Like many women, I’ve spent most of my life gaining weight, trying to lose weight, or bemoaning the fact that my weight isn’t what I think it ought to be.
A nearly constant companion on my quest for the ideal body weight has been my scale. There have been times when I haven’t weighed myself in months or even years, but sooner or later I find myself stepping onto a scale just to “check in.”
It’s as if the scale has the ability to determine the type of day I’ll have—if it’s a “good” number, I’ll be happy and confident. If it’s a “bad” number…well, I might just crawl back into bed and try again tomorrow.
I’ve read that it’s better not to become fixated on a number and to go by how you feel and whether your clothes fit. I understand that in theory, but I know if I get to that magic number, my clothes WILL fit, and that will certainly make me happier.
You’d think after decades of trial and error that I’d finally figure out how to maintain a healthy weight…that perfect (little) number in my mind.
But no. It’s still a daily struggle.
I’m not entirely helpless. I know how many calories I should be eating. I know that Twizzlers are not a food group. I know my way around a gym. I know a clean-and-press has nothing to do with laundry. And I know that lack of exercise or a proper diet can seriously affect your stress levels.
But I slack off just as soon as I start seeing results (sometimes earlier). Eventually, I drag myself onto the scale and the whole process starts over again.
Do you use a scale?
If you choose to use a scale, here are some tips to keep it all in perspective.
Buy a quality scale.
No one likes to spend a ton of money (especially on something that tells us how chunky we’re getting), but a quality scale will save you loads of aggravation in the long run. Digital scales are more accurate than analog ones. Test it out in the store if you can. Put a 5-pound dumbbell on it and see what it says (hint: it should be 5 pounds). Weigh yourself, then wait a few minutes and weigh yourself again; the reading should be the same both times.
Choose a realistic weight goal.
Ideally, your goal weight should be a number you once weighed at some point in your adult life. If you have never been at a healthy weight as an adult, then this might be tricky (talk with your doctor, yo). Don’t choose a number that’s perfect for a 14-year-old but completely unrealistic for an adult. Also, choose a number that you can maintain on top of everything else you have going on in your life, even if that means it’s slightly higher.
Weigh in more than once a week.
I used to work for a well-known diet support group, and we were instructed to tell our clients that they should only weigh themselves once a week. What did I discover? The people who weighed themselves 2-3 times a week lost much more weight. They were able to see when the numbers on the scale were creeping up, catch themselves, and adjust their calories/exercise before the weight gain got out of control.
I’ve seen countless people get on the scale who haven’t weighed themselves in a week and are shocked at how much weight they’ve gained (sometimes 3-5 pounds or more). I wish they could have noticed the weight gains sooner. Of course, hopping on the scale 10 times a day will make you obsessive, but checking in every couple of days will keep you on track.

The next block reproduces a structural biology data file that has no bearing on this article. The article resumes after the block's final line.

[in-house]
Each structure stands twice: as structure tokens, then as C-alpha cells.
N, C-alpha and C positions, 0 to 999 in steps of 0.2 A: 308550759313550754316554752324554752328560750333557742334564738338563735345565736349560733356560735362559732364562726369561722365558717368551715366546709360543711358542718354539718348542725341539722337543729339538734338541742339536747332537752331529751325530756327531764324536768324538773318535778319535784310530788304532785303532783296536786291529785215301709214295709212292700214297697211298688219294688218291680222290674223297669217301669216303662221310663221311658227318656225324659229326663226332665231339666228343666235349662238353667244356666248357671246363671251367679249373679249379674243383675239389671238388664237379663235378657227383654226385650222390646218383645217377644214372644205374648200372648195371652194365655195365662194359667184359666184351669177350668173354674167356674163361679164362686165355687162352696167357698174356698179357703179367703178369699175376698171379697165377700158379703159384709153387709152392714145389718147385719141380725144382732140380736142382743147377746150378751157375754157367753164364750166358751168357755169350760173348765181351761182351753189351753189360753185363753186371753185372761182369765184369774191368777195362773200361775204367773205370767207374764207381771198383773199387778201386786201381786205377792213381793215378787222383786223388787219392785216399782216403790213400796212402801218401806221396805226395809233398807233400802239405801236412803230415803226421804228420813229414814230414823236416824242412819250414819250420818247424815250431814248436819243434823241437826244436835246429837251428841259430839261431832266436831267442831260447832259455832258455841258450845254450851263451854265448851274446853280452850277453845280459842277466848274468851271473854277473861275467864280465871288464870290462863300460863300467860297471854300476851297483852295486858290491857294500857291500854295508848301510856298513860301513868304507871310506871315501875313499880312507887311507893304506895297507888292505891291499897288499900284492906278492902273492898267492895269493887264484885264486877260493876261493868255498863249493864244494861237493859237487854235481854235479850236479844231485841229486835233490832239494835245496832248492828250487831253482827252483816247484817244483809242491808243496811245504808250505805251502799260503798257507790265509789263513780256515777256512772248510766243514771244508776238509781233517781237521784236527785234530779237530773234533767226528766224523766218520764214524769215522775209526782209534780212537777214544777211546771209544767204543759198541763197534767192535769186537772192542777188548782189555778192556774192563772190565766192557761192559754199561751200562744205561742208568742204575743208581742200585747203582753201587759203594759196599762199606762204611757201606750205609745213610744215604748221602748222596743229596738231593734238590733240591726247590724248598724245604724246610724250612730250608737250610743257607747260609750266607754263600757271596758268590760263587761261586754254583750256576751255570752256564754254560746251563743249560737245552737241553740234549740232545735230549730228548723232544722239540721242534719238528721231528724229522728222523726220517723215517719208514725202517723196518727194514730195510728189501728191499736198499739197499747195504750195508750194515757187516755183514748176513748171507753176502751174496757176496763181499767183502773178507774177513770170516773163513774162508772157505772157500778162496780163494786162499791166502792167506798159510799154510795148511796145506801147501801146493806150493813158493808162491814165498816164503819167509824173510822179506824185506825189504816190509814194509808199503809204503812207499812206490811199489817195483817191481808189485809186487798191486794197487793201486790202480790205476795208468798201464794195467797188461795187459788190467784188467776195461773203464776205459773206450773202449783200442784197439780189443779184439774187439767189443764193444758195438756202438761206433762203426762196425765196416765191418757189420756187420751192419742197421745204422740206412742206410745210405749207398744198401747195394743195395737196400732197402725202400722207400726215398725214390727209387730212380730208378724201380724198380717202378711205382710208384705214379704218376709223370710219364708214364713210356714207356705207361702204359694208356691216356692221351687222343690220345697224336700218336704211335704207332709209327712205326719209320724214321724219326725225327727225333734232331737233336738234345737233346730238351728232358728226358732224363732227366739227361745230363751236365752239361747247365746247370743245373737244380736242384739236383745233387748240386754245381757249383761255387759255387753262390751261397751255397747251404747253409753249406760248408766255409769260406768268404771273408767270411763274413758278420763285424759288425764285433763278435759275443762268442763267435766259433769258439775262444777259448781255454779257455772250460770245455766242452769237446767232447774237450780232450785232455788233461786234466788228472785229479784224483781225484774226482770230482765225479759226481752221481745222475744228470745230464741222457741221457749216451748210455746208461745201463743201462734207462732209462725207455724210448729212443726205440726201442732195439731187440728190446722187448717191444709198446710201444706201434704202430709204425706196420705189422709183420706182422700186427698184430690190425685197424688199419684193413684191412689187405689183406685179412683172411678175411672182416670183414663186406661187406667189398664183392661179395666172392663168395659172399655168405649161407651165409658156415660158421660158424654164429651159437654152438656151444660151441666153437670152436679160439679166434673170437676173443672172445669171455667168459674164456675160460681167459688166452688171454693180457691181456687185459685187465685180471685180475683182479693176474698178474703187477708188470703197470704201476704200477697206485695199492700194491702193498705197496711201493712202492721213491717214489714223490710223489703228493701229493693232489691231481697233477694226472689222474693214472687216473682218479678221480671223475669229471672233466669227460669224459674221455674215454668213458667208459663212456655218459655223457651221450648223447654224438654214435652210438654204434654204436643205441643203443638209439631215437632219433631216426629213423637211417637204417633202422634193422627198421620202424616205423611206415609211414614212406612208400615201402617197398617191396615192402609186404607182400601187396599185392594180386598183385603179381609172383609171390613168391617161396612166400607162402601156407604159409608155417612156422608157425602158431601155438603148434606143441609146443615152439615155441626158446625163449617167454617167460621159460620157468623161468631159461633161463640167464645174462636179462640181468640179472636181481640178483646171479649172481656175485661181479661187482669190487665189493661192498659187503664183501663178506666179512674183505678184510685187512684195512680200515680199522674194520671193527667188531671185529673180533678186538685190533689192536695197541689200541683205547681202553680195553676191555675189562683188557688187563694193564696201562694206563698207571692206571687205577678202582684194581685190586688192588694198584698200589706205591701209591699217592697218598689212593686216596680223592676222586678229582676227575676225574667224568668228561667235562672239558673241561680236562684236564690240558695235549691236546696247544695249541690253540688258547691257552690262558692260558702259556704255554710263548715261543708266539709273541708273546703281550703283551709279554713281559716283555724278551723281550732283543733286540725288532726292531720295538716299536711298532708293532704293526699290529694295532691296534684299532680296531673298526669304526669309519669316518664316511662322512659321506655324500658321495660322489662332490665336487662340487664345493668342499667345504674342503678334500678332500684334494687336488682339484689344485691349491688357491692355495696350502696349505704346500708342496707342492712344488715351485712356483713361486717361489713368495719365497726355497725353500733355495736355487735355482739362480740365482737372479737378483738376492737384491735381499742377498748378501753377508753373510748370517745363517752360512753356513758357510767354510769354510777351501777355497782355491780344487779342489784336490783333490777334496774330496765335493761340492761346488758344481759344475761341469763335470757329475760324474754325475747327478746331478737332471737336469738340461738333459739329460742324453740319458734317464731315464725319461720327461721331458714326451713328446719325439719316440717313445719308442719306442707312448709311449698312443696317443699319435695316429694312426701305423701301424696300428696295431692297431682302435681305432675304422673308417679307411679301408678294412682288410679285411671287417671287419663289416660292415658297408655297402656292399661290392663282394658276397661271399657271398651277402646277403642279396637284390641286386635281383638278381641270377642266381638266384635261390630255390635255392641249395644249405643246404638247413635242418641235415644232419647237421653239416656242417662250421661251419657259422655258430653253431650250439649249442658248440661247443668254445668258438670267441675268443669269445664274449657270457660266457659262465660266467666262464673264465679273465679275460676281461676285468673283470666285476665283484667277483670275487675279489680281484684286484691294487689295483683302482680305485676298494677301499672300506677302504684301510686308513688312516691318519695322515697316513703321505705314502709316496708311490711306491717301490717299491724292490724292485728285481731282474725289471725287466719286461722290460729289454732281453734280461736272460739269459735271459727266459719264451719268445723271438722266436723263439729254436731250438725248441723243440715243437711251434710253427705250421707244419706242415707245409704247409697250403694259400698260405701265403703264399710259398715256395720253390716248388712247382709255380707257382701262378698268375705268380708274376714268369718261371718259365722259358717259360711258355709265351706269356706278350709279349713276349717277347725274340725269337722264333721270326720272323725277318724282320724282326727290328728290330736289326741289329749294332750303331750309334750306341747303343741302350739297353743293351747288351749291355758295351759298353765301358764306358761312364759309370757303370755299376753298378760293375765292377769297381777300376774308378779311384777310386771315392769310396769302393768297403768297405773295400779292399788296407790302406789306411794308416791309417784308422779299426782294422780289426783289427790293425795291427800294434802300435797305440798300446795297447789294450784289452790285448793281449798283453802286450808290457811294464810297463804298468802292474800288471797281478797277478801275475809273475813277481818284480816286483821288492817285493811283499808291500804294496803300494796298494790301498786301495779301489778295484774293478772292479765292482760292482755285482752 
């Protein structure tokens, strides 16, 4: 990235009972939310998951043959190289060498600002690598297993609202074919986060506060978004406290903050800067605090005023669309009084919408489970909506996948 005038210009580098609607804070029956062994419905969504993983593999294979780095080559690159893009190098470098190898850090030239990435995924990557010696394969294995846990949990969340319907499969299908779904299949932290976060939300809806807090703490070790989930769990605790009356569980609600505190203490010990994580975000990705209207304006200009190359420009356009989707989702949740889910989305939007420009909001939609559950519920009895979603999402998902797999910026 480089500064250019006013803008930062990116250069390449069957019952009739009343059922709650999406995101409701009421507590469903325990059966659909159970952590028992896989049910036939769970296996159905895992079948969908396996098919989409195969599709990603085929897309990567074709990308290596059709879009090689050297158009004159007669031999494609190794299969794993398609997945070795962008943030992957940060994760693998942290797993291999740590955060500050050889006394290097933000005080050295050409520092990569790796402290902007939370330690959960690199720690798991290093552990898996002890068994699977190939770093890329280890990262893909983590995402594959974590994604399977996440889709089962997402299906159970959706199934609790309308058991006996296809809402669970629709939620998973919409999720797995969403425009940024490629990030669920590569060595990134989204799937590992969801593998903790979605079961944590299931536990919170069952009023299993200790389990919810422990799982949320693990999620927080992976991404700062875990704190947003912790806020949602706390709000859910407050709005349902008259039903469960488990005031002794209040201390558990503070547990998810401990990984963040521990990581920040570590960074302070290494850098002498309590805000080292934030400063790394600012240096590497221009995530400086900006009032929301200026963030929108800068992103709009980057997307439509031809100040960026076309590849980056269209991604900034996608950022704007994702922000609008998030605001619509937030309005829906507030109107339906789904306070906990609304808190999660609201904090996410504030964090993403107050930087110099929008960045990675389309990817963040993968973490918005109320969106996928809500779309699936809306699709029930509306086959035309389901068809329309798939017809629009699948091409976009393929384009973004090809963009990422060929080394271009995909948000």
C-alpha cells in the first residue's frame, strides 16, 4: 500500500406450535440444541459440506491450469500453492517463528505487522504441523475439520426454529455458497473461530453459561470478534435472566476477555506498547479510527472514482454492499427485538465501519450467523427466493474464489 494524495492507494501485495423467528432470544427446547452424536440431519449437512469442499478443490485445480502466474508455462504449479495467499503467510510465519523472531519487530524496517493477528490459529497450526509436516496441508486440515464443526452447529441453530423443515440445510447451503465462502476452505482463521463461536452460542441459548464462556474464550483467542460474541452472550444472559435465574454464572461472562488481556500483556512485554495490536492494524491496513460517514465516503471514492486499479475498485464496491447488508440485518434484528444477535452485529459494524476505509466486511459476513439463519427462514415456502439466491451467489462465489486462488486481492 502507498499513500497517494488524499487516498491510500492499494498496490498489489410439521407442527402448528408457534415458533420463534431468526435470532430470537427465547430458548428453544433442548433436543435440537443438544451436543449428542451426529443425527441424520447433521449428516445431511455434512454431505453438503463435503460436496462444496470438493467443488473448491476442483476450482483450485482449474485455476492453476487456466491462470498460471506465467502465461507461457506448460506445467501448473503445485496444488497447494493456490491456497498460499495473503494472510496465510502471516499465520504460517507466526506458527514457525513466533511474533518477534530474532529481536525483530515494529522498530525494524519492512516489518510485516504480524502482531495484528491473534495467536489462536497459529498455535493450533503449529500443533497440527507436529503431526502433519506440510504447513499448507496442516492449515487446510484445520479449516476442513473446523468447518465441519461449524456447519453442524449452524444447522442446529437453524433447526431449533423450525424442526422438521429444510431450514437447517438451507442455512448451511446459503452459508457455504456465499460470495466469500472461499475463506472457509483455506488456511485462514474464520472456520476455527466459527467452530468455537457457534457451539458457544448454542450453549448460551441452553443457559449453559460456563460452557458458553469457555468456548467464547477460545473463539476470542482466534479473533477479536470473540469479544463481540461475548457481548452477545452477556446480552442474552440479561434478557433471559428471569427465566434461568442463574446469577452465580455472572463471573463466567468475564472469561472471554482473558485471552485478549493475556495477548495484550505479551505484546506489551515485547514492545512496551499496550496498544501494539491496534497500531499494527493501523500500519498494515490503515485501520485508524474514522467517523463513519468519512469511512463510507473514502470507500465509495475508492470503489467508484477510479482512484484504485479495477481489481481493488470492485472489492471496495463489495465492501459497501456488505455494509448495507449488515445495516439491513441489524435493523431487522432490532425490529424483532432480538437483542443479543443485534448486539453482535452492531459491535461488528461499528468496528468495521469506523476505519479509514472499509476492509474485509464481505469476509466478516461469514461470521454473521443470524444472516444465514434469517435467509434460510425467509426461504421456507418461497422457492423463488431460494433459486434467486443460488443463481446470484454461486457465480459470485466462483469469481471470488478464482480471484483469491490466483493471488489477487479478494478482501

Weigh in at the same time of day.
You’ve probably noticed that your weight changes throughout the day. There are a lot of factors involved such as how much you’ve eaten, how much water you’ve had, what clothes you’re wearing, or whether you’ve gone to the bathroom.
I prefer to step on the scale in the morning after my first trip to the bathroom. I’m usually naked or just wearing my jammies, my bladder is empty, and I haven’t eaten breakfast. Seeing a low number puts me in a positive mood, and I’m more likely to eat something healthy so as not to blow my success.
Don’t tell anyone your number.
This is a biggie. Please, please, please, don’t go blabbing about your weight to your friends and family. Imagine whining to your mom, “I can’t believe I weigh XYZ! I’m such a cow!” but your mom is 50 pounds heavier than that. How is she supposed to feel? According to my doctor (who has told me to lose weight…sooo embarrassing), I’m about 25 pounds overweight. I have to lose 15 pounds just to get into a healthy BMI range.
Even though my current number sucks (to me), I need to remember that I’m only 5 feet tall. When I was at my heaviest about 7 years ago, my weight was actually a healthy goal weight for an average-height woman (about 5 feet 5 inches). If a friend’s goal weight is my “obese” weight, sharing that number isn’t going to make her feel good about herself.
We’re all different, so keep your weight to yourself!
The one exception: if you have a gym buddy or support group friend who has agreed to encourage you with your weight loss, then you can share your numbers with each other. It’s OK as long as you’re both on the same page and you’re working together in the spirit of love and friendship, not competition.
Focus on how your clothes fit.
Even if you’re trying to get to a specific number, try on the same item of clothing every week to gage your progress (a pair of jeans works great). This should be something that used to fit you. Don’t buy something 3 sizes smaller than you’ve ever been and drive yourself crazy trying to fit into it.
People notice how your clothes fit: are they clinging in all the wrong spots or do they create a nice silhouette? You can still look lovely even if you’re not at your goal weight.
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